The oil market starts the week with gains. The next big move may depend on the US government

The United States is currently adding about 820,000 barrels of oil per day to the 100 million bpd global oil market via the release of a strategic setback. The pace of sales was below the mandated level of 1 mbpd, likely due to technical issues.

The sale of barrels in storage should continue until October, but the question remains open as to what will happen beyond that. The SPR fell to 480 million barrels, the lowest since 1986.

Of course, that’s still 480 million barrels, which is enough to add 1 mbpd for another 480 days.

The idea however is that the lower limit of the SPR outside of a true emergency is 300 mbpd to ensure proper operation. Beyond that is the policy of emptying US stocks at a time when there is no real shortage.

Late Friday after the market closed, we got a glimpse of what was to come.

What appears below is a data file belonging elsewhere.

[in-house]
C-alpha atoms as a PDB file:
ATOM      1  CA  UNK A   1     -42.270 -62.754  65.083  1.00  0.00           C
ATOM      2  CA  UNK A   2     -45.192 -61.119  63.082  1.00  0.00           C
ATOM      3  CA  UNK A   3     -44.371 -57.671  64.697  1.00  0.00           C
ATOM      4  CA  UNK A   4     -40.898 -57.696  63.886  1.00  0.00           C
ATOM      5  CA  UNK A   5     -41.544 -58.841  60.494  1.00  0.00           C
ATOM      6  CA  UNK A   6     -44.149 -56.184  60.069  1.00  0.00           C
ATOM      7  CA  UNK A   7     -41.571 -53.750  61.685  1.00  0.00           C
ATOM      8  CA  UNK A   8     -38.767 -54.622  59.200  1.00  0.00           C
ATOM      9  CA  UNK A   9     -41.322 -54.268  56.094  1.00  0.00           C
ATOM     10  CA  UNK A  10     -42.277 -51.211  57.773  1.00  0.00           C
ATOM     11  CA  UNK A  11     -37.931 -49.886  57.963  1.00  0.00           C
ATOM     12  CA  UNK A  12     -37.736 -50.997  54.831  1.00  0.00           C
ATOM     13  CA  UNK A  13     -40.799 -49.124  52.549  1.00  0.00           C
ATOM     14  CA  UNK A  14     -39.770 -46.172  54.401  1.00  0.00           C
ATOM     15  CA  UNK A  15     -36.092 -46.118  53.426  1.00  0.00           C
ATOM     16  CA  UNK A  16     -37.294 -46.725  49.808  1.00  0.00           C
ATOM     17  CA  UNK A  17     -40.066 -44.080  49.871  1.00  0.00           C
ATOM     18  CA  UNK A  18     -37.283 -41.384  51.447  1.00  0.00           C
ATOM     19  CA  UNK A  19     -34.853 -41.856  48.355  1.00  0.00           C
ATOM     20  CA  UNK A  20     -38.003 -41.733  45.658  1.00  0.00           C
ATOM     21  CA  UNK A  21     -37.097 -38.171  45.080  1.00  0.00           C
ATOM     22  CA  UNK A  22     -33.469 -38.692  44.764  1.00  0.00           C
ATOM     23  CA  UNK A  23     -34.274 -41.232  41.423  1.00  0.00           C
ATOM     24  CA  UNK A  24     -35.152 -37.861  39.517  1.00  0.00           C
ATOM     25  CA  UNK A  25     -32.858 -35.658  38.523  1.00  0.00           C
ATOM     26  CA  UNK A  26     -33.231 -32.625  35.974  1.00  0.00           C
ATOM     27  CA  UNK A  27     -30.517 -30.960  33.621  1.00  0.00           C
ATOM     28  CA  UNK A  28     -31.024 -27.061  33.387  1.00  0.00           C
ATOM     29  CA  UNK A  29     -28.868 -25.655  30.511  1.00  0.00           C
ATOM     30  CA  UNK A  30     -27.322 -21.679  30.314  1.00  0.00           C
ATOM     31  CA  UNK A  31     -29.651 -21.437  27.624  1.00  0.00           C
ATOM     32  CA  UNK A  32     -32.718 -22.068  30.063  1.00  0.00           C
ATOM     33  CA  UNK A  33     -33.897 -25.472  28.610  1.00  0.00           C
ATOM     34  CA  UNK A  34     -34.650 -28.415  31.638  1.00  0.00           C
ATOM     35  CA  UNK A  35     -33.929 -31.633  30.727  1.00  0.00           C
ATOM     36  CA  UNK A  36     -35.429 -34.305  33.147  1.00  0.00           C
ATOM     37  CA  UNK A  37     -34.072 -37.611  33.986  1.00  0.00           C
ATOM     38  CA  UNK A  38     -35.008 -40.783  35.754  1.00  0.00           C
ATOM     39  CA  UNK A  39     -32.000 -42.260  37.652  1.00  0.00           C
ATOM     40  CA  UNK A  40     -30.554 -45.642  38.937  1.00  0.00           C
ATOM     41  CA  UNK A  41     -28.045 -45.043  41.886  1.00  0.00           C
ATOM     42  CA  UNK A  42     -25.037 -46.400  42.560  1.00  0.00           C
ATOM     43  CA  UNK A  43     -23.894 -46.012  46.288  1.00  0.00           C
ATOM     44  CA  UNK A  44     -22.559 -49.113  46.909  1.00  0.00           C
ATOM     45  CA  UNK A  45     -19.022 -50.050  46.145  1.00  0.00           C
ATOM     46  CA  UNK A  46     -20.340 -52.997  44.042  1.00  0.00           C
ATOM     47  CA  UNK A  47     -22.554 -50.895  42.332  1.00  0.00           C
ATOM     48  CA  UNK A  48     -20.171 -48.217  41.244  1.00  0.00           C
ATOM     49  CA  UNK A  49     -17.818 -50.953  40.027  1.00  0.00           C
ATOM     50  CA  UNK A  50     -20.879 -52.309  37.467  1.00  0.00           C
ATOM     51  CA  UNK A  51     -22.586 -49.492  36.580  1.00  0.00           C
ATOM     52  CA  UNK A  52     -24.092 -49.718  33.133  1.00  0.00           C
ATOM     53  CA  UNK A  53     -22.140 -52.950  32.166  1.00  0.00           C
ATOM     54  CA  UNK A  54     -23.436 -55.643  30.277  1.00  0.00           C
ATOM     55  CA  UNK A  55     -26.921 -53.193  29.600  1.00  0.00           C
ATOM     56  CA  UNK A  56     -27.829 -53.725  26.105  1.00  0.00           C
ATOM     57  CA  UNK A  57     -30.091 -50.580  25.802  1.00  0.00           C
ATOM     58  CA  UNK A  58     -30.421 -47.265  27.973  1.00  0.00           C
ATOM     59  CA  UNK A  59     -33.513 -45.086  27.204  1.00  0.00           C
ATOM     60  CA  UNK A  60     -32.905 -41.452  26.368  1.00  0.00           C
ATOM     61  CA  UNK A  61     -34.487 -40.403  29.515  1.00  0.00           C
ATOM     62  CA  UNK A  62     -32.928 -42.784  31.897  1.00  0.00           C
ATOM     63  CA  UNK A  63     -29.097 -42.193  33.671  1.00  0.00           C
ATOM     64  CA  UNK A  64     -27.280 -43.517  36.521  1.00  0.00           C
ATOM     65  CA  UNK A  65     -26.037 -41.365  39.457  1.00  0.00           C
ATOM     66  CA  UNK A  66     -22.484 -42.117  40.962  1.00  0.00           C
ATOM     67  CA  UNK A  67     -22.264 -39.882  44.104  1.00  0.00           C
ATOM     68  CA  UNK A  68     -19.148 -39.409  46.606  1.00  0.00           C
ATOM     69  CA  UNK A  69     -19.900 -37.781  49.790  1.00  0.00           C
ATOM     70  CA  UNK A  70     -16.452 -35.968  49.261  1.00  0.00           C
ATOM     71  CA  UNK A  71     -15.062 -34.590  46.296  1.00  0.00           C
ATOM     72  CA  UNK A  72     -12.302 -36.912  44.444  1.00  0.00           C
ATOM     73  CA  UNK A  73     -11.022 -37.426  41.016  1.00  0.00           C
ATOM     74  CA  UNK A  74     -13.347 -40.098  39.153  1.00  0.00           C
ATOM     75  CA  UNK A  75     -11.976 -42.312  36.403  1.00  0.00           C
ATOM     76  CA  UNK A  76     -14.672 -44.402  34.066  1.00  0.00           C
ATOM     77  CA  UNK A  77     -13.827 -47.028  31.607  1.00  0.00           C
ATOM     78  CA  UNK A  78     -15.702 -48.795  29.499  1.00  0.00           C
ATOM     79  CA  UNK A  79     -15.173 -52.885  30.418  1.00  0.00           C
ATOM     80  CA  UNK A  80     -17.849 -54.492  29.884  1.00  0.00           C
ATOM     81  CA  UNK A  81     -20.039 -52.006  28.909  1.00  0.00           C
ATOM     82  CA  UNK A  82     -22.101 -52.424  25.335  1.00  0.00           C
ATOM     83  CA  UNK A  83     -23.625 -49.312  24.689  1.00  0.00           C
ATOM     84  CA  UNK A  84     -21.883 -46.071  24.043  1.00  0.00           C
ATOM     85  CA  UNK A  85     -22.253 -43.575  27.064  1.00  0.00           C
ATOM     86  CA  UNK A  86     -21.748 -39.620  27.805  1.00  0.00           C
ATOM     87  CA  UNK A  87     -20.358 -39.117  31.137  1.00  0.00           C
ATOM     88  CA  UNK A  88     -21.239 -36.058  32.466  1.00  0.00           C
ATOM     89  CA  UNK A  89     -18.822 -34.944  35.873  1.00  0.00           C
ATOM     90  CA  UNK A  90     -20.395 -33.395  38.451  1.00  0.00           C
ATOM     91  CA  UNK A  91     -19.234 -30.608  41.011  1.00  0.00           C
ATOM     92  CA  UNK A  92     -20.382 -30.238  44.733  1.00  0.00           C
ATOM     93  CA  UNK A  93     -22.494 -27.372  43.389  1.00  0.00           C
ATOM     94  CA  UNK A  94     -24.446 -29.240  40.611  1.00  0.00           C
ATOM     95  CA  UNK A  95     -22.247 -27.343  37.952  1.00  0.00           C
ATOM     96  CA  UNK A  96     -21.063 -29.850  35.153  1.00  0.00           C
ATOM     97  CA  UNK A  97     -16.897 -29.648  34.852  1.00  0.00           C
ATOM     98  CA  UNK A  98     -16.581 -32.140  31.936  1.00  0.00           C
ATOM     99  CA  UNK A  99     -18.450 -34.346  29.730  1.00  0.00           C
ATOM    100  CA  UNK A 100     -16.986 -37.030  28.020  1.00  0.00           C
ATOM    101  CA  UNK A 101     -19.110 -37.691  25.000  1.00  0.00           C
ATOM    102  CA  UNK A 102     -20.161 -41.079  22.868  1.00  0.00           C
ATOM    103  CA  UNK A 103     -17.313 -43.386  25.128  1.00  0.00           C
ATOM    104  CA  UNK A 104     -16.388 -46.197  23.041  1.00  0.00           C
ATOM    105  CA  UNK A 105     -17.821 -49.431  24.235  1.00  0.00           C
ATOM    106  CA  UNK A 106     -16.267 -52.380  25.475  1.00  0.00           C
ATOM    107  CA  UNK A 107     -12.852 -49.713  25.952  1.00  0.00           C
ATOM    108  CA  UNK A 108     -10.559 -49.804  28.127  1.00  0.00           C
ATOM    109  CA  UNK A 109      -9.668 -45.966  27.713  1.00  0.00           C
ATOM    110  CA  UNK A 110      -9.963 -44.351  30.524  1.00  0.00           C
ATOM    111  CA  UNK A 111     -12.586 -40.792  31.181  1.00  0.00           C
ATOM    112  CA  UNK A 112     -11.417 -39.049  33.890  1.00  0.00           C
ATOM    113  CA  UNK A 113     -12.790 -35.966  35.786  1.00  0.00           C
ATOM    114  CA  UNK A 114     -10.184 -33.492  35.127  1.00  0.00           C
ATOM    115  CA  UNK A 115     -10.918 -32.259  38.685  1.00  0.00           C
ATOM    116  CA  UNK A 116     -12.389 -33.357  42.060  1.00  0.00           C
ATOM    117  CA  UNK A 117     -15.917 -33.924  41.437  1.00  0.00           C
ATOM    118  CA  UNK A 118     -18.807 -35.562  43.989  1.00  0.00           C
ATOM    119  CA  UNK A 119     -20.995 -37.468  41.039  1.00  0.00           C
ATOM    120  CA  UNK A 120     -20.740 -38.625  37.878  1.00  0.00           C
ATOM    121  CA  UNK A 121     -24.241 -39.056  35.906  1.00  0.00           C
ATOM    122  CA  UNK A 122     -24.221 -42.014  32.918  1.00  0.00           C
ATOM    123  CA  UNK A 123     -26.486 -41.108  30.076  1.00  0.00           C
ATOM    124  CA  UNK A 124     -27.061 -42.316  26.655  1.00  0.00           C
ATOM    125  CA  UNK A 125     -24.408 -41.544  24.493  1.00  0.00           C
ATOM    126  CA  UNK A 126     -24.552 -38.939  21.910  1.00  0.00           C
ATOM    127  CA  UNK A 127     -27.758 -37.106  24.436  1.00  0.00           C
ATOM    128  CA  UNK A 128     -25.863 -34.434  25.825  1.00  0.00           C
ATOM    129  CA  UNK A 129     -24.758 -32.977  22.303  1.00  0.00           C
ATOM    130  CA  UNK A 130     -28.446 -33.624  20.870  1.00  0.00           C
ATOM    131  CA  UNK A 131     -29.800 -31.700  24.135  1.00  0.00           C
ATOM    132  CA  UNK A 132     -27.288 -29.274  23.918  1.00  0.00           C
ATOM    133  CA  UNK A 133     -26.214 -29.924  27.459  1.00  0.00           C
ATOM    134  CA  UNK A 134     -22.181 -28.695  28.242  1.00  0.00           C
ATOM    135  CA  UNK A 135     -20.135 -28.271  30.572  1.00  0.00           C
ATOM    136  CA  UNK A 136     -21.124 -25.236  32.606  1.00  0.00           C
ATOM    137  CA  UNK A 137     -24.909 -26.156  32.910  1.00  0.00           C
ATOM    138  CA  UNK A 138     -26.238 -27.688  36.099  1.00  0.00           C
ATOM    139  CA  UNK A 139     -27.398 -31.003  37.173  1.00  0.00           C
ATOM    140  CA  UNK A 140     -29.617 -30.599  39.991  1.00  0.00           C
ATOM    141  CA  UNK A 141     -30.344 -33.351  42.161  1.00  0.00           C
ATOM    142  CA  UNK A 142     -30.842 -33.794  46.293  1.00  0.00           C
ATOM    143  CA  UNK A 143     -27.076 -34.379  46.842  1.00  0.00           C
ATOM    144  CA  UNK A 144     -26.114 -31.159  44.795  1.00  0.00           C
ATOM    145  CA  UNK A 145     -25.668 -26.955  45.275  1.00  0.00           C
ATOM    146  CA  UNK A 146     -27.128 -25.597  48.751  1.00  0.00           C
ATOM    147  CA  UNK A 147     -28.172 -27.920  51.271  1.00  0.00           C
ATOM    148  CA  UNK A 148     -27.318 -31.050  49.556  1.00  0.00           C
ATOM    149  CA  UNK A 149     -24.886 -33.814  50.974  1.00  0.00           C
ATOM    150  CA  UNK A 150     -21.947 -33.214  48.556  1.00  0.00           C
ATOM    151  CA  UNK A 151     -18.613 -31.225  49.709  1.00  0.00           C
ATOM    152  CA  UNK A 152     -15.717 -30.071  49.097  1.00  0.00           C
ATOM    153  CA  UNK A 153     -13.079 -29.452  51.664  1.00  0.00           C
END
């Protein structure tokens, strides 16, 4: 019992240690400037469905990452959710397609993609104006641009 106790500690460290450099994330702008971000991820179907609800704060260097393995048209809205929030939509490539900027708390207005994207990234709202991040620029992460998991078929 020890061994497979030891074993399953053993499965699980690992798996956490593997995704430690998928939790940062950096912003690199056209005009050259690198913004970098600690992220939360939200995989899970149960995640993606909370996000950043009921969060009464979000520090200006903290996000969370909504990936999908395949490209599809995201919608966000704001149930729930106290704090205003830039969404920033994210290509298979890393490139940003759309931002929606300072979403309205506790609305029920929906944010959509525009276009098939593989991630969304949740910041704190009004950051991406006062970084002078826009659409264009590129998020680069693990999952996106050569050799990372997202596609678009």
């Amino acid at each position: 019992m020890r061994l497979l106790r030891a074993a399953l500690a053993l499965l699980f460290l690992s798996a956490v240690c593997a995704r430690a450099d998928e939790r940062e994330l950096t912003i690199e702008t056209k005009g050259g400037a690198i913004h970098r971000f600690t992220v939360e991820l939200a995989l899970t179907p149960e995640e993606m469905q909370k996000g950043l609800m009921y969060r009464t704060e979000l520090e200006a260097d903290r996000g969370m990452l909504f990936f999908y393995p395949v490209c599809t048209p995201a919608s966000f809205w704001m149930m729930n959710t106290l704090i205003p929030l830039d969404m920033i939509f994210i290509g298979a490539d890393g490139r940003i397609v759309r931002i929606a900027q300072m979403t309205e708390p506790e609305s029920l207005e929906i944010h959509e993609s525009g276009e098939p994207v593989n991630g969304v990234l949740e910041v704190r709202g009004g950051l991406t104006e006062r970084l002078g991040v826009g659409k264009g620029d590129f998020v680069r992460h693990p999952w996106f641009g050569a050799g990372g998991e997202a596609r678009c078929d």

The strategic oil release “was really a stopgap measure,” said Amos Hochstein, Biden’s special presidential coordinator for international energy affairs. “We cannot be an oil supplier. It is a reserve and therefore we must keep it.

Hochstein said US companies will fill the void by increasing production from 800,000 barrels per day to 1 mbpd by the end of the year.

This is optimistic, as inventories of drilled but incomplete wells continue to decline. Last week we heard from oil and gas service companies telling us that they are full this year and finding employees and tips is extremely difficult. Finally, we heard this from the WSJ last week regarding the Saudi supply.

Saudi Arabia is now also near the limit of what it can pump comfortably and for an extended period, according to people familiar with Saudi oil operations. The kingdom said its production capacity stands at around 12 million barrels per day. It is currently producing around 10.5 million barrels per day, according to people familiar with the matter. This means it could potentially increase production by at least an additional 1.5 million barrels per day. But people familiar with the operations say Riyadh would struggle to produce 11 million barrels a day for more than a few months at a stretch and 12 million barrels a day for more than a few weeks.

Today we also heard from Argus who said that OPEC pumped 2.84 million barrels per day under its collective quota in June.

WTI crude oil

Crude oil